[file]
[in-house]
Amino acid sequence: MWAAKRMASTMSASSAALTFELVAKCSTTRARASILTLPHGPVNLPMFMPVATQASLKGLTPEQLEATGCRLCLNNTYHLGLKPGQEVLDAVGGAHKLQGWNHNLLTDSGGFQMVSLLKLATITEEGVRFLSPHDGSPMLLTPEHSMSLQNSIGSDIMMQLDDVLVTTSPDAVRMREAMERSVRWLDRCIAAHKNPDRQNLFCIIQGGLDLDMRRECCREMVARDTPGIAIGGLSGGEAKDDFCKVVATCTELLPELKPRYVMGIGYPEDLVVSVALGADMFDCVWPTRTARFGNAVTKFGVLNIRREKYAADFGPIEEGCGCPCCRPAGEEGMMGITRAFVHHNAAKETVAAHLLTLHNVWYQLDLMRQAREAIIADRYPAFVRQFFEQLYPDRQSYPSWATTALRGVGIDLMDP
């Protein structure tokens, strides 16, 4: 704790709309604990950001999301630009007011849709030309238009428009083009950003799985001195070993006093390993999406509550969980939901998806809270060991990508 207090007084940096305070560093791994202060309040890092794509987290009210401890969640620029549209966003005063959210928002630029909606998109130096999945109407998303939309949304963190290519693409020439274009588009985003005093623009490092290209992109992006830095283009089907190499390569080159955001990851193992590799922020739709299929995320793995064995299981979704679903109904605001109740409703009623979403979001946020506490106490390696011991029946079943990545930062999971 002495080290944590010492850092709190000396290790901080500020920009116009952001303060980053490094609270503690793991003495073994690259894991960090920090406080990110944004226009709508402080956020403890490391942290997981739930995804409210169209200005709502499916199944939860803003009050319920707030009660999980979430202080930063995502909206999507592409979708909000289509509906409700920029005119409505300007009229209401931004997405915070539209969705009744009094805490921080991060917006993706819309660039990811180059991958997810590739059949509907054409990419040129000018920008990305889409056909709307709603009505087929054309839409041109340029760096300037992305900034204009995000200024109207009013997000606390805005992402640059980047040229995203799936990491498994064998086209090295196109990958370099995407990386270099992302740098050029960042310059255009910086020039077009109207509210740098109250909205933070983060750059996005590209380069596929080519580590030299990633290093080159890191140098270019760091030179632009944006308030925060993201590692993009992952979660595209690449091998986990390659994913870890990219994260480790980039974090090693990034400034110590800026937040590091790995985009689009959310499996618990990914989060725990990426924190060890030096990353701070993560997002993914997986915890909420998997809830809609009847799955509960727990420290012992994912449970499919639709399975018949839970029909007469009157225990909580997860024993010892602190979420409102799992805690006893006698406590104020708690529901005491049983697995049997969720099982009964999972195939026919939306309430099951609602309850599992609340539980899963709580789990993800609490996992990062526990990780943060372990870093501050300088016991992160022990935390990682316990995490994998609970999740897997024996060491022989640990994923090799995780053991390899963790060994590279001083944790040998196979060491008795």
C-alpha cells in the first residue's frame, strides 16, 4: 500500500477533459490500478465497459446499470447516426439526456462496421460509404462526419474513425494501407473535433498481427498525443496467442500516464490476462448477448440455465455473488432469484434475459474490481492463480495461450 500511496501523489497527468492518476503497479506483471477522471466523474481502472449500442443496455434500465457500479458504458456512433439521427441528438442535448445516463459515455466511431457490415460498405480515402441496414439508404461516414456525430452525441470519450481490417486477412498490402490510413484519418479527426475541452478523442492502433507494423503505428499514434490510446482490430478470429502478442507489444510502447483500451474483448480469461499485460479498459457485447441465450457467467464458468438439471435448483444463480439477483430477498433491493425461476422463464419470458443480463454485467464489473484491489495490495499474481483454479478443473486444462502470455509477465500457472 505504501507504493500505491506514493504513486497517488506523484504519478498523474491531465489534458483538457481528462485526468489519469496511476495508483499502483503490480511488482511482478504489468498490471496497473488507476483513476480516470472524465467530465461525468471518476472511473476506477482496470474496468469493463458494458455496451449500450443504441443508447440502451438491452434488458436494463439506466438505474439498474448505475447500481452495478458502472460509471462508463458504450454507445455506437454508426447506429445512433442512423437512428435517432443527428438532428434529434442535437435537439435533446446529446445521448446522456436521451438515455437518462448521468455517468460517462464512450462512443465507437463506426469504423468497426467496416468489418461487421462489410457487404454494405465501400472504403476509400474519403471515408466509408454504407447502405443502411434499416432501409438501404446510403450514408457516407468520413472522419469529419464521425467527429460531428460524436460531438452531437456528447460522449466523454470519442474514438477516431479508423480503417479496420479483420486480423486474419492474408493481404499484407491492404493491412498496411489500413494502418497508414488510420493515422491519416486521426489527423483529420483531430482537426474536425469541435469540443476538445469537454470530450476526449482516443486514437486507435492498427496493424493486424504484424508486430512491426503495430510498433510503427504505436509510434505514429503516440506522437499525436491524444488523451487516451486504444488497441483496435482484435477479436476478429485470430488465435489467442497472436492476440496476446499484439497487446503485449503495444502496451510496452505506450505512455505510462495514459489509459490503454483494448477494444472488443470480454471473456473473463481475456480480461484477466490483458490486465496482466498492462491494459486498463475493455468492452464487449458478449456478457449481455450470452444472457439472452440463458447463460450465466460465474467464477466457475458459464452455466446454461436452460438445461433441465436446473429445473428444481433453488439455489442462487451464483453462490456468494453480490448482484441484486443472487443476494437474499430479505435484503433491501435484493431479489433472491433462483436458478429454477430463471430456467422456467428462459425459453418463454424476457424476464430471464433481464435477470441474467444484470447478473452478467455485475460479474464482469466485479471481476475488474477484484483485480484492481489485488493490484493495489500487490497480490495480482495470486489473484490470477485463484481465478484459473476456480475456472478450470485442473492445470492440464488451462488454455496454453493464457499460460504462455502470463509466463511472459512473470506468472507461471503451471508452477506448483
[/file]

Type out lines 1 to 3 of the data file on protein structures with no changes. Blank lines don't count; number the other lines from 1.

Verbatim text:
[in-house]
Amino acid sequence: MWAAKRMASTMSASSAALTFELVAKCSTTRARASILTLPHGPVNLPMFMPVATQASLKGLTPEQLEATGCRLCLNNTYHLGLKPGQEVLDAVGGAHKLQGWNHNLLTDSGGFQMVSLLKLATITEEGVRFLSPHDGSPMLLTPEHSMSLQNSIGSDIMMQLDDVLVTTSPDAVRMREAMERSVRWLDRCIAAHKNPDRQNLFCIIQGGLDLDMRRECCREMVARDTPGIAIGGLSGGEAKDDFCKVVATCTELLPELKPRYVMGIGYPEDLVVSVALGADMFDCVWPTRTARFGNAVTKFGVLNIRREKYAADFGPIEEGCGCPCCRPAGEEGMMGITRAFVHHNAAKETVAAHLLTLHNVWYQLDLMRQAREAIIADRYPAFVRQFFEQLYPDRQSYPSWATTALRGVGIDLMDP
């Protein structure tokens, strides 16, 4: 704790709309604990950001999301630009007011849709030309238009428009083009950003799985001195070993006093390993999406509550969980939901998806809270060991990508 207090007084940096305070560093791994202060309040890092794509987290009210401890969640620029549209966003005063959210928002630029909606998109130096999945109407998303939309949304963190290519693409020439274009588009985003005093623009490092290209992109992006830095283009089907190499390569080159955001990851193992590799922020739709299929995320793995064995299981979704679903109904605001109740409703009623979403979001946020506490106490390696011991029946079943990545930062999971 002495080290944590010492850092709190000396290790901080500020920009116009952001303060980053490094609270503690793991003495073994690259894991960090920090406080990110944004226009709508402080956020403890490391942290997981739930995804409210169209200005709502499916199944939860803003009050319920707030009660999980979430202080930063995502909206999507592409979708909000289509509906409700920029005119409505300007009229209401931004997405915070539209969705009744009094805490921080991060917006993706819309660039990811180059991958997810590739059949509907054409990419040129000018920008990305889409056909709307709603009505087929054309839409041109340029760096300037992305900034204009995000200024109207009013997000606390805005992402640059980047040229995203799936990491498994064998086209090295196109990958370099995407990386270099992302740098050029960042310059255009910086020039077009109207509210740098109250909205933070983060750059996005590209380069596929080519580590030299990633290093080159890191140098270019760091030179632009944006308030925060993201590692993009992952979660595209690449091998986990390659994913870890990219994260480790980039974090090693990034400034110590800026937040590091790995985009689009959310499996618990990914989060725990990426924190060890030096990353701070993560997002993914997986915890909420998997809830809609009847799955509960727990420290012992994912449970499919639709399975018949839970029909007469009157225990909580997860024993010892602190979420409102799992805690006893006698406590104020708690529901005491049983697995049997969720099982009964999972195939026919939306309430099951609602309850599992609340539980899963709580789990993800609490996992990062526990990780943060372990870093501050300088016991992160022990935390990682316990995490994998609970999740897997024996060491022989640990994923090799995780053991390899963790060994590279001083944790040998196979060491008795």